Way too much fun, this box of 64 slotted cards let kids build castles with all the details: heraldry, arches, arrow-slit windows, flags, and more. Brightly colored in reds, blues, and yellows, with bold black outlines, kids can read up on different architectural features and get an idea of the basics from the included foldout sheet, and let their creative energy take them wherever they want to go. I worked on these with the Kiddo, and he ended up incorporating his Lego bricks and minifigs to come up with a fantastic spread that covered our dining room table. The box is just the beginning – print out some paper knights, draw some dragons, and have a great time!

Turn it Up! A Pitch-Perfect History of Music That Rocked the World, by Joel Levy, (Dec. 2019, National Geographic Kids), $19.99, ISBN: 978-1426335419

Ages 8-12

From the earliest music to K-Pop, Turn It Up! is a comprehensive guide to the history of music and its influence on the world. Six sections organize music into time periods, beginning with the earliest instruments, including wind instruments played on crops, and string instruments handed down from the gods. Isn’t It Romantic? introduces readers to orchestras, operas, and Classical and Romantic music’s origins in the 18th ad 19th centuries. Thoroughly Modern Music explores the 20th century, and the changes to music brought by the emerging film and radio industries; All-American Sound is all about the American sound of Jazz and Blues, influenced by African culture. Play it Loud covers protest music, the British invasion that brought the Beatles to American shores, and the distinctive style of 1970s rock. Pop Goes the Music is about pop, punk, rap, and hip-hop. Spotlights on instruments, musical terms, superstars of the music world, and notes about essential pieces of music give readers a well-rounded backgrounder in music history. There’s a timeline, glossary, further resources list, and index to complete this volume. Let your kids create a Spotify playlist with music they like; create one for them.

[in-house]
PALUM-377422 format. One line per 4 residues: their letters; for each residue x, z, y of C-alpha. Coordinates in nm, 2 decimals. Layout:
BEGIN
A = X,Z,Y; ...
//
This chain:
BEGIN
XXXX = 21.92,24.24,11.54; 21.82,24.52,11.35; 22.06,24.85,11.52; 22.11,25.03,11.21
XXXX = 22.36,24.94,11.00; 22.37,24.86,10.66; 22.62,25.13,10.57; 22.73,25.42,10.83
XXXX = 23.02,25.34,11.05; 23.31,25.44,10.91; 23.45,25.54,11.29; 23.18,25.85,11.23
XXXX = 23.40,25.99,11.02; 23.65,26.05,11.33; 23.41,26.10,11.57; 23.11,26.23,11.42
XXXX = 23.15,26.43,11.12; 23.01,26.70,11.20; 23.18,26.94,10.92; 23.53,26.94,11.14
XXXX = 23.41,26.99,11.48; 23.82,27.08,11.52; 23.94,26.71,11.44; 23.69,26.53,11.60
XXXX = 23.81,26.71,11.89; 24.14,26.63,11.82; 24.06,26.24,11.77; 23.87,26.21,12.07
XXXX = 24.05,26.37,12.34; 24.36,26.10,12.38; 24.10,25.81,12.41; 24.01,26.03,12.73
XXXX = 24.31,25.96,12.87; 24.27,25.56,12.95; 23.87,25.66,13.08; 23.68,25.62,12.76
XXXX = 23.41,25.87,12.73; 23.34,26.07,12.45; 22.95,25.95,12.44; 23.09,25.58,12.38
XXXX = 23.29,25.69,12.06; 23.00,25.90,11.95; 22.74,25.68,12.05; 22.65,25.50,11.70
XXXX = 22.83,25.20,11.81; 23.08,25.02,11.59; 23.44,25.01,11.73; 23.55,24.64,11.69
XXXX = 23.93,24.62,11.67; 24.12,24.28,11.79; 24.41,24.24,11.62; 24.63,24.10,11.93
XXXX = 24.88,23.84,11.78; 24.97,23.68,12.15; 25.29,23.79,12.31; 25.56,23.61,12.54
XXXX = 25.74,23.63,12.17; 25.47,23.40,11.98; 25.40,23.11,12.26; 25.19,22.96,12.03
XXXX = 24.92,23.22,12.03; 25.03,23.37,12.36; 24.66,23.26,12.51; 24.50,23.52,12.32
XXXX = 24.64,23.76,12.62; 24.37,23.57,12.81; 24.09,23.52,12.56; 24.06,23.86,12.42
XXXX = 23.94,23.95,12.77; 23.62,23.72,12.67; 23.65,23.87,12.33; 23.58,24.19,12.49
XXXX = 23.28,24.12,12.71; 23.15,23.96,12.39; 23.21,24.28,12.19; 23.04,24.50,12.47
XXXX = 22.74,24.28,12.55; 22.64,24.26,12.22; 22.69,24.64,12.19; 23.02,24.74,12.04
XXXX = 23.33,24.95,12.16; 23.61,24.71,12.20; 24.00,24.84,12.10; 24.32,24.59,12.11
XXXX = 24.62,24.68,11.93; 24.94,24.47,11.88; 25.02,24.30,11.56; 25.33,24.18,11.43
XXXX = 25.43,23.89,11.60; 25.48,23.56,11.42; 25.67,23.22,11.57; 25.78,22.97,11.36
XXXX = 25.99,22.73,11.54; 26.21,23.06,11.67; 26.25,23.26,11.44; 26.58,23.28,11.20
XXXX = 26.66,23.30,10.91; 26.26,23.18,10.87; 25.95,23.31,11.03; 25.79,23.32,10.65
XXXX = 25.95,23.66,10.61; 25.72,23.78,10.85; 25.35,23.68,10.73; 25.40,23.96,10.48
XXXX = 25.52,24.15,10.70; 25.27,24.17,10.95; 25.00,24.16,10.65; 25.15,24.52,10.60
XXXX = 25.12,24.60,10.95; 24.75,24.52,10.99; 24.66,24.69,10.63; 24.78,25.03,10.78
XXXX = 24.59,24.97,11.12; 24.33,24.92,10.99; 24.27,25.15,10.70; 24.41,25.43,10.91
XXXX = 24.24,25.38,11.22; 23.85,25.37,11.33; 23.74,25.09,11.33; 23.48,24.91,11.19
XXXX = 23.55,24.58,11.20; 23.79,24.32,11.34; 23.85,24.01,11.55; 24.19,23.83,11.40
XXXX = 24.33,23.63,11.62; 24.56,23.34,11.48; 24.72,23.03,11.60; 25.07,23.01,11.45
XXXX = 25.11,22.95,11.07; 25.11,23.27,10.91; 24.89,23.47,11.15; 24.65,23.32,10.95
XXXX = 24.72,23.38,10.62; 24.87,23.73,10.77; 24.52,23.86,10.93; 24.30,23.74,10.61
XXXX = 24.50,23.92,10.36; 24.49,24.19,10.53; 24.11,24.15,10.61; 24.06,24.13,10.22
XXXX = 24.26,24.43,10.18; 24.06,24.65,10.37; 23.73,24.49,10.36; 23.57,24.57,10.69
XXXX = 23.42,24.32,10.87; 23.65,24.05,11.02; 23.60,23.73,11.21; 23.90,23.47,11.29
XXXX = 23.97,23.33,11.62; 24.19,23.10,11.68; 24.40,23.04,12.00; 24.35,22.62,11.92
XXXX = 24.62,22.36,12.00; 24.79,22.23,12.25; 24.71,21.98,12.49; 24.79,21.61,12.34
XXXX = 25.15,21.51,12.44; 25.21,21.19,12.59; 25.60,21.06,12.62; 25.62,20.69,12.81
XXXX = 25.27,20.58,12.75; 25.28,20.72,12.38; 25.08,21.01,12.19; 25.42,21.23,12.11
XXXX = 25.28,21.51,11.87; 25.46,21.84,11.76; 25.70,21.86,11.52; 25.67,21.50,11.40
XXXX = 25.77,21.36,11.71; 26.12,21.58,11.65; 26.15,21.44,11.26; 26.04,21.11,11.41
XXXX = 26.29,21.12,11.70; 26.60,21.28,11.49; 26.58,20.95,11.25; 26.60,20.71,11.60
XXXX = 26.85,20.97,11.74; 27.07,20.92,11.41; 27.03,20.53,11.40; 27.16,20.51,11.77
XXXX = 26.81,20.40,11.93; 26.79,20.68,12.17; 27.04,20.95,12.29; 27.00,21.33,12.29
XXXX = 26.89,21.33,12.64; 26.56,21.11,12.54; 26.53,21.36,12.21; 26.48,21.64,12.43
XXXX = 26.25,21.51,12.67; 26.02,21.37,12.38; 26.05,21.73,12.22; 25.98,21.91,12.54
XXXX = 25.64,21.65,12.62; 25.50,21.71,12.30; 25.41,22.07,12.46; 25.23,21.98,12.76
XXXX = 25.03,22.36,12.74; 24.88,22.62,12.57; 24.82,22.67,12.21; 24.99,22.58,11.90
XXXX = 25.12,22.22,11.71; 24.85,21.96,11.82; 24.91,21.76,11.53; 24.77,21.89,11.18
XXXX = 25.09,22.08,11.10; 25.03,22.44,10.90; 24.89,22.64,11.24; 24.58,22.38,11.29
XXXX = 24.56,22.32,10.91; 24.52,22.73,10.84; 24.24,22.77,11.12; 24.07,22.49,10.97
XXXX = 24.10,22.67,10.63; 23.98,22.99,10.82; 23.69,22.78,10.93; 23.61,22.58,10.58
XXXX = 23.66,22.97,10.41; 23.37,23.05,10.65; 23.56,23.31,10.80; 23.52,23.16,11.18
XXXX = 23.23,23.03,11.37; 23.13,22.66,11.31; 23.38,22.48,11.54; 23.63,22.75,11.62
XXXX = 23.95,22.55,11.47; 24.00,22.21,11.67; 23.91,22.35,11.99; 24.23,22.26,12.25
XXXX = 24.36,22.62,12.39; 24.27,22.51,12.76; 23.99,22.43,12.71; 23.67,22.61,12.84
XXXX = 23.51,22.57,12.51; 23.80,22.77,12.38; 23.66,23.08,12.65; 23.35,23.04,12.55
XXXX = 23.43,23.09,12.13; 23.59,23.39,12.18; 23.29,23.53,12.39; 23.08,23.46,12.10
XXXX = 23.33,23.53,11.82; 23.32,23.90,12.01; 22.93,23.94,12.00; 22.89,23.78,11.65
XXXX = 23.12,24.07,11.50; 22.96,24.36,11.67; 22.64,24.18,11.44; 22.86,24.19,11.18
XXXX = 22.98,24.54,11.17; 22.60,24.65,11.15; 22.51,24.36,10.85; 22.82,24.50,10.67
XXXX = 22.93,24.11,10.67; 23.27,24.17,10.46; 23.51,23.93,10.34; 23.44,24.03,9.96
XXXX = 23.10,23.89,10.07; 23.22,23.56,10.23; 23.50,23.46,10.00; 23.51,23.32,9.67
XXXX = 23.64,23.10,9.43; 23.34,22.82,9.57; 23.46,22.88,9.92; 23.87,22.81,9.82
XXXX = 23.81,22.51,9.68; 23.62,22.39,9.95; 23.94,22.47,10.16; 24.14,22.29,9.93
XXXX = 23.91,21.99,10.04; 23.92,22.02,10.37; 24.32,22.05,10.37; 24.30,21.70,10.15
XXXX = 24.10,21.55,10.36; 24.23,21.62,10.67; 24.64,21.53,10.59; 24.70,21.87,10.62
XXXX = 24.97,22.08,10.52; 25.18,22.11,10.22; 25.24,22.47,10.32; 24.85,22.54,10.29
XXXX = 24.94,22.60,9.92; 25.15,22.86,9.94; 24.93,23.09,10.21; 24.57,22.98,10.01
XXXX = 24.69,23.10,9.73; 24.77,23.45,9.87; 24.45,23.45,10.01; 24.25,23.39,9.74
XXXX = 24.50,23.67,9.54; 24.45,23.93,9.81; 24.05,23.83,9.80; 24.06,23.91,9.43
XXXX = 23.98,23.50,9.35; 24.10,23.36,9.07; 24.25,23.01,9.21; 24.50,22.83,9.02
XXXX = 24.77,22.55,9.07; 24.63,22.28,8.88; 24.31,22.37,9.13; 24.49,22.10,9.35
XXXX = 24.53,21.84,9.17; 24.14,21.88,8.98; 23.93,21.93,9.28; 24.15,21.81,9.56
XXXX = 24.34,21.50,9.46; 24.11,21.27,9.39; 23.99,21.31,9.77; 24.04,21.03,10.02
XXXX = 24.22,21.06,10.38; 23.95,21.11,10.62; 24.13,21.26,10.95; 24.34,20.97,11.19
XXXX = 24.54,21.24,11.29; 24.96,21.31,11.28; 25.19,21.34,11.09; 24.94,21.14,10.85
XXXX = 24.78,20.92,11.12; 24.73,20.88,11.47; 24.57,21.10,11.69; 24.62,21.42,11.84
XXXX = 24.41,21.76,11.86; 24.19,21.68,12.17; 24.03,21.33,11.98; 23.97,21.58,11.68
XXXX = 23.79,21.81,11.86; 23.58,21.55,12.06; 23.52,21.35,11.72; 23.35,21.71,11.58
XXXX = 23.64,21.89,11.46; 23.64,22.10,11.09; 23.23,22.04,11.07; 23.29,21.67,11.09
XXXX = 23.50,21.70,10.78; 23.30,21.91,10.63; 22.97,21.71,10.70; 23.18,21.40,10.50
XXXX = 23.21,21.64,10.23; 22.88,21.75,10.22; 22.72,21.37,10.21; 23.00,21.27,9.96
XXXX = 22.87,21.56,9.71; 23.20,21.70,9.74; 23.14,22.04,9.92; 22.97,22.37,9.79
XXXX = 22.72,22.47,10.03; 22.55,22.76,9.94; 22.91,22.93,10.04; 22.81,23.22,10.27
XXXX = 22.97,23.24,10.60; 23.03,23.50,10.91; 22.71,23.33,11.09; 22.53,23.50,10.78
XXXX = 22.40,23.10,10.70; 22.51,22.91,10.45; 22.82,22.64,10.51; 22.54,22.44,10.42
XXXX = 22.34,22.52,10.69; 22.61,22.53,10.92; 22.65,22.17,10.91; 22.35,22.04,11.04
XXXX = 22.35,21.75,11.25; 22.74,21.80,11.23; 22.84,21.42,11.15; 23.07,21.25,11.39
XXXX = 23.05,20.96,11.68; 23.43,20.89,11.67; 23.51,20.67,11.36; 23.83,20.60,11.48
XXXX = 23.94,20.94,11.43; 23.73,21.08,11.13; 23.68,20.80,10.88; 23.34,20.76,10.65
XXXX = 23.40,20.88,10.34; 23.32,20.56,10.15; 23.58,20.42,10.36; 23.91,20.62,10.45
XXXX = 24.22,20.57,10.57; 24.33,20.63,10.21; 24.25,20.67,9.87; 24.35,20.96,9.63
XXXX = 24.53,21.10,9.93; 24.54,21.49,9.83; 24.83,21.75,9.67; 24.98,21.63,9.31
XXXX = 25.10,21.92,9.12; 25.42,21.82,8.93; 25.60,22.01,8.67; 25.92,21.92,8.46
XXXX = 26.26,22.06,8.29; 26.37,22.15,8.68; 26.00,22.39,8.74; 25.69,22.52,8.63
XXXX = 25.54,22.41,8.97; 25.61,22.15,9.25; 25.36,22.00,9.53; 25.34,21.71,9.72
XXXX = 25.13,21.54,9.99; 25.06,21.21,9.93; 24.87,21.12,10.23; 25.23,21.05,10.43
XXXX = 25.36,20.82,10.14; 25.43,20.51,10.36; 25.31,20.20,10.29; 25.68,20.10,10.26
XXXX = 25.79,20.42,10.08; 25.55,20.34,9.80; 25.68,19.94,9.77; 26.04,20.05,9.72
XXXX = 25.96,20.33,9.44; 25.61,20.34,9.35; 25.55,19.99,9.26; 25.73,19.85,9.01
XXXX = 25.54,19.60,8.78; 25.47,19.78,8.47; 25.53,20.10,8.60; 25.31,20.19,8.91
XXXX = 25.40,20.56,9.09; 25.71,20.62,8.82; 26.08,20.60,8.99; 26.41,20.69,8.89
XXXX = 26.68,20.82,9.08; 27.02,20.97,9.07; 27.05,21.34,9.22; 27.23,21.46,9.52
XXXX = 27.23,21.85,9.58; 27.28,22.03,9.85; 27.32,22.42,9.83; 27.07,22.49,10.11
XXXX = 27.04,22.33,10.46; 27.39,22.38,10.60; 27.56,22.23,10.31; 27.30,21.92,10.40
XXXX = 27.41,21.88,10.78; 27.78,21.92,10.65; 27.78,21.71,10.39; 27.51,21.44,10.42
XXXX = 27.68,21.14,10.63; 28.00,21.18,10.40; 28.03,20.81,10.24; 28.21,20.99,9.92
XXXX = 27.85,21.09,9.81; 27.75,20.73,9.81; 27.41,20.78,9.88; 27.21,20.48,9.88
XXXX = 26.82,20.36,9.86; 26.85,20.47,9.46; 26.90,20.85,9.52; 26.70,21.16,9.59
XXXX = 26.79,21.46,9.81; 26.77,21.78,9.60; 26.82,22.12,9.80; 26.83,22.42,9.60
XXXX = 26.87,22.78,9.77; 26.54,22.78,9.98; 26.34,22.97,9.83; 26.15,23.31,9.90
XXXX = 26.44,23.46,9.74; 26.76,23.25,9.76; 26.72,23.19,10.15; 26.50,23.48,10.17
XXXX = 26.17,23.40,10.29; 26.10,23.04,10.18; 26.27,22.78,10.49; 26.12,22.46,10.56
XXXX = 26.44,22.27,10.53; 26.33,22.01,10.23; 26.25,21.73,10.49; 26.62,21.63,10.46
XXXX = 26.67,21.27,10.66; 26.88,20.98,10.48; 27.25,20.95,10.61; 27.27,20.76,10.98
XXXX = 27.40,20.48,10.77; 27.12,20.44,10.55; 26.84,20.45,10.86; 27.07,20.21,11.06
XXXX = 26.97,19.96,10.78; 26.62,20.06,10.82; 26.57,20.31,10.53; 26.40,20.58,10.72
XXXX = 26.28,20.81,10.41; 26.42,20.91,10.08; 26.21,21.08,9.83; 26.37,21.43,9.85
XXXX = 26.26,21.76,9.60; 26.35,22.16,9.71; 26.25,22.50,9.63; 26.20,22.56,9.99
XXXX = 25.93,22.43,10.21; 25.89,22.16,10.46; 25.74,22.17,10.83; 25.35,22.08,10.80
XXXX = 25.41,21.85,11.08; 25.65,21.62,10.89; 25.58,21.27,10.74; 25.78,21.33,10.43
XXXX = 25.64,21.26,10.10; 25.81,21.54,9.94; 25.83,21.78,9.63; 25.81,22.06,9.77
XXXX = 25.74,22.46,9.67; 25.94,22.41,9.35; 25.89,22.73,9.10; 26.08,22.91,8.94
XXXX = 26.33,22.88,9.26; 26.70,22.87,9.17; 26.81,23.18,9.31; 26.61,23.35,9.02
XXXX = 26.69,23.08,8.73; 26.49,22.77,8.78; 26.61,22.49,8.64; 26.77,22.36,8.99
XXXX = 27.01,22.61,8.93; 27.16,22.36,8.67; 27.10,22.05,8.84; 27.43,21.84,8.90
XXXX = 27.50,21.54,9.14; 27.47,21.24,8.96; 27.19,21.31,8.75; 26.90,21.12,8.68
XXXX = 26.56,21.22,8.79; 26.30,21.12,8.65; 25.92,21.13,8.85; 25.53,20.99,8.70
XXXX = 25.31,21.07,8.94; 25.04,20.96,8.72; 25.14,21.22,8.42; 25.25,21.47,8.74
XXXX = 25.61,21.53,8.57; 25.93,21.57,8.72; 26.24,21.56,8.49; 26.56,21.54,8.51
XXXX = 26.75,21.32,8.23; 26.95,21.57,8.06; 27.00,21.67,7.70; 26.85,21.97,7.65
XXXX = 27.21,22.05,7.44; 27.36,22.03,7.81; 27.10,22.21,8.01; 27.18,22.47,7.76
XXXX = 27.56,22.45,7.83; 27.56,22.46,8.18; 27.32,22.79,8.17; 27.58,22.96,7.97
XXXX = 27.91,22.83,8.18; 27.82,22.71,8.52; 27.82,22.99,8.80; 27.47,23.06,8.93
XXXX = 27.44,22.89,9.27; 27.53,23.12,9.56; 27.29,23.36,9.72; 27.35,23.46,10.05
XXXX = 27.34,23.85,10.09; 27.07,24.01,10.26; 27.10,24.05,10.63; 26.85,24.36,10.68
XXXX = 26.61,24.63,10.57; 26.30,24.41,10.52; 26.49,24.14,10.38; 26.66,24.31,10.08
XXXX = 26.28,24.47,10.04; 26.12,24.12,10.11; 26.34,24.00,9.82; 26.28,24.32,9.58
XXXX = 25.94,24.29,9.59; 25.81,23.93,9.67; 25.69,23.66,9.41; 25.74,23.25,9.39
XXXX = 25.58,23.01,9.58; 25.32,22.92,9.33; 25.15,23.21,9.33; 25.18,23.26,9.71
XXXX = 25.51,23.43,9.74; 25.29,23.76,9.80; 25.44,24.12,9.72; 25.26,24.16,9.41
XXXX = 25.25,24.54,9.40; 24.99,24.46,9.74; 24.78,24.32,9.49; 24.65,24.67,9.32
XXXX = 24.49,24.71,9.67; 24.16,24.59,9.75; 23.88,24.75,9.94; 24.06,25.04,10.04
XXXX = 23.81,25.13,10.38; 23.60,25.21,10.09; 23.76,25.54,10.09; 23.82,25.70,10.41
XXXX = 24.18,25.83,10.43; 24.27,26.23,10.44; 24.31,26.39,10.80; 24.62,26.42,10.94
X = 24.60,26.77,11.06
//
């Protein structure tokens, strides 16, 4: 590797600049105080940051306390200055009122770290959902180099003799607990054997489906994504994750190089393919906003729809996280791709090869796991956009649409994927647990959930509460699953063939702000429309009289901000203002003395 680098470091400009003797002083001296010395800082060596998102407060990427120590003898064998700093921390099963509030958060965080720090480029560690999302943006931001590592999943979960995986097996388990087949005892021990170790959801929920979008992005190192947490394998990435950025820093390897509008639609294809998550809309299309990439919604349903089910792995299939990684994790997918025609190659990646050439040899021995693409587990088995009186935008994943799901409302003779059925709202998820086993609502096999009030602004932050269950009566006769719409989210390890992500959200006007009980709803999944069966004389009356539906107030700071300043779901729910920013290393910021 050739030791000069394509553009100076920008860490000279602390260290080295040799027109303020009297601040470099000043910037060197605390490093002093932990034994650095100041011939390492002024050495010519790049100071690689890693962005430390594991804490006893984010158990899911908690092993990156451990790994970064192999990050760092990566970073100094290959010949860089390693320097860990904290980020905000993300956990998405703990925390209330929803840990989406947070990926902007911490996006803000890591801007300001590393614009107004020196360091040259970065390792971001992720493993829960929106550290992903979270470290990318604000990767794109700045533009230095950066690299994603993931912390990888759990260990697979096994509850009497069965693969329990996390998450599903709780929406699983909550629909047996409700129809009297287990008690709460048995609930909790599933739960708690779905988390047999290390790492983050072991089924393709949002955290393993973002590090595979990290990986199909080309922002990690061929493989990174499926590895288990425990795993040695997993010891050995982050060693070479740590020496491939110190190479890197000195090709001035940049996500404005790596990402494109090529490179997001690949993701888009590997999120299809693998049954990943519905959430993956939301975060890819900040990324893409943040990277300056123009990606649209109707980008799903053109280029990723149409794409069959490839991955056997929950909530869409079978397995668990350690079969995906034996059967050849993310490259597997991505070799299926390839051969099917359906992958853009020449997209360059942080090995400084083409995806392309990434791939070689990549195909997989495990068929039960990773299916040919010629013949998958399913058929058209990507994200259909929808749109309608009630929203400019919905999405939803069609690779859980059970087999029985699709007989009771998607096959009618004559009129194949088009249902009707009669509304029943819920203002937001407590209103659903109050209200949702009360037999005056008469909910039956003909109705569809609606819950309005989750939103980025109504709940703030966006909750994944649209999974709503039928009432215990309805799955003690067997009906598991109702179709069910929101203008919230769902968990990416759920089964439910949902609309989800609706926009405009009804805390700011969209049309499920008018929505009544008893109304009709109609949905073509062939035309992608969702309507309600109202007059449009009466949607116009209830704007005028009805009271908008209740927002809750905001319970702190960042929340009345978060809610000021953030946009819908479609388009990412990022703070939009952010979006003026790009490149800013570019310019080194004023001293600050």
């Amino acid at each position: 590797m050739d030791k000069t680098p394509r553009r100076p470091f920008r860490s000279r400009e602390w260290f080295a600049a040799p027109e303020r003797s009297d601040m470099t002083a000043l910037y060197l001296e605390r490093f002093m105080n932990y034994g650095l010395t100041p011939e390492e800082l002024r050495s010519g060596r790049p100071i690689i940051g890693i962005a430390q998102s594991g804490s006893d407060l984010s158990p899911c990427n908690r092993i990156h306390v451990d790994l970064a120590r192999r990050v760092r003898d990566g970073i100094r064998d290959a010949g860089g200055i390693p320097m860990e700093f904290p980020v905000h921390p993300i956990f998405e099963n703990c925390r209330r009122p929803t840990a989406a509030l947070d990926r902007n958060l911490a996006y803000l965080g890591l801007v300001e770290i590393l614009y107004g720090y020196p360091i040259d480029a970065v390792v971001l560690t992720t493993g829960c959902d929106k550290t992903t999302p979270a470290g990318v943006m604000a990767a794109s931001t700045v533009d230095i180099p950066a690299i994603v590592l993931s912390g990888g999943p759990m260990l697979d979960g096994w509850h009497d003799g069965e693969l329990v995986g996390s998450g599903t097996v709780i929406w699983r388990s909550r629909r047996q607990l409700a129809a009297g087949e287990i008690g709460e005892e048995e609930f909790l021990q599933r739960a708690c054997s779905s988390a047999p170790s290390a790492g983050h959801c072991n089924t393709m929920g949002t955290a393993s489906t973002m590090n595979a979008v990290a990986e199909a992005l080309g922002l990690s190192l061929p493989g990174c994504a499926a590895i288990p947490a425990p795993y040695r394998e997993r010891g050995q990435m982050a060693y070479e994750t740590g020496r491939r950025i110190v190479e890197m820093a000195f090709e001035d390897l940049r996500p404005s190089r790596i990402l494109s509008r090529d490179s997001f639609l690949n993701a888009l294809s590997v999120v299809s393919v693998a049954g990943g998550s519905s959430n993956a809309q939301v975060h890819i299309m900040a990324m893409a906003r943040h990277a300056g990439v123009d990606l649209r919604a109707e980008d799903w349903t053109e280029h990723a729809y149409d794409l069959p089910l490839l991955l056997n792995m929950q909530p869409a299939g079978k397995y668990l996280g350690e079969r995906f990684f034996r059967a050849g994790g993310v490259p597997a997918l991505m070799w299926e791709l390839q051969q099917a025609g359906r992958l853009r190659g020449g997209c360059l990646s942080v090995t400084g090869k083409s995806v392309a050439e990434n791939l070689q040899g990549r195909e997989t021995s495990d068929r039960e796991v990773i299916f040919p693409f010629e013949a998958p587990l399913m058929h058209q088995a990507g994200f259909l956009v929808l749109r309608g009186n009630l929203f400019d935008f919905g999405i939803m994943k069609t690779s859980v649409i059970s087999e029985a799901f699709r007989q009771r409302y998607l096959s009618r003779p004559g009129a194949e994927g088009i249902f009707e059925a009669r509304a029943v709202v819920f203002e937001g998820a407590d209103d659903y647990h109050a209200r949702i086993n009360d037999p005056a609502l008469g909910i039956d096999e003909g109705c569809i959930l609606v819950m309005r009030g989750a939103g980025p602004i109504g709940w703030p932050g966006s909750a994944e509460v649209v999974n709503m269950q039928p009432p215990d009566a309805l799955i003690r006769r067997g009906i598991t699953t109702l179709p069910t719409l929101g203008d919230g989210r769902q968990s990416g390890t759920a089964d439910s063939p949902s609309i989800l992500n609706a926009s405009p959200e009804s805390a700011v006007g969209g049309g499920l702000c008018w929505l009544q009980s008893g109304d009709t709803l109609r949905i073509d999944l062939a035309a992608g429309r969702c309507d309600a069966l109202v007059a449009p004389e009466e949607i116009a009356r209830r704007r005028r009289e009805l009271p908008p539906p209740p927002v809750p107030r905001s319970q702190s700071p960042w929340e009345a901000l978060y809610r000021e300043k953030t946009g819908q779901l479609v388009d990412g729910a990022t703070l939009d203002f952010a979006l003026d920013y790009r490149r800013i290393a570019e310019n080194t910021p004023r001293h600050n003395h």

Extreme Ocean: Amazing Animals, High-Tech Gear, Record-Breaking Depths, and Much More!, by Sylvia A. Earle and Glen Phelan, (March 2020, National Geographic Kids), $12.99, ISBN: 9781426336850

Ages 8-12

I love NatGeo’s animal compendiums, and Kiddo does too – he usually runs off with mine as soon as they arrive! After retrieving Extreme Ocean from his bookcase, I was able to sit down and see what deep sea explorer Sylvia A. Earle had to say about some of her ocean explorations. Filled with colorful, vibrant photos, Extreme Ocean is all about the oceans that cover over 71% of our world: and the dangers they face. The information is organized into five chapters: Blue Heart of the Planet is about the ocean itself; Life Beneath the Waves is about ocean life; Going Deeper, Staying Longer covers exploration, and An Ocean in Trouble and How to Save an Ocean is a call to action for readers to educate themselves about dangers like pollution and overfishing, and what scientists and conservationists are doing – and what readers can do – to turn the tide in our favor. Extreme sections in each section look at major happenings, from tsunamis to the Great Pacific Garbage Patch, a polluted area of the Pacific Ocean that may measure as large as the state of Alaska. There are experiments for kids to try at home, and Who’s Who callout boxes bring readers’ attention to different ocean dwellers to discover. There’s a glossary, list of resources, and an index. A great companion to NatGeo’s Ultimate Oceanpedia and Captain Aquatica’s Awesome Ocean, and a book kids will love.

 

Acadia Files: Book Four, Spring Science, by Katie Coppens/Illustrated by Holly Hatam, (March 2020, Tilbury House Publishers), $13.95, ISBN: 978-0-88448-604-6

Ages 7-11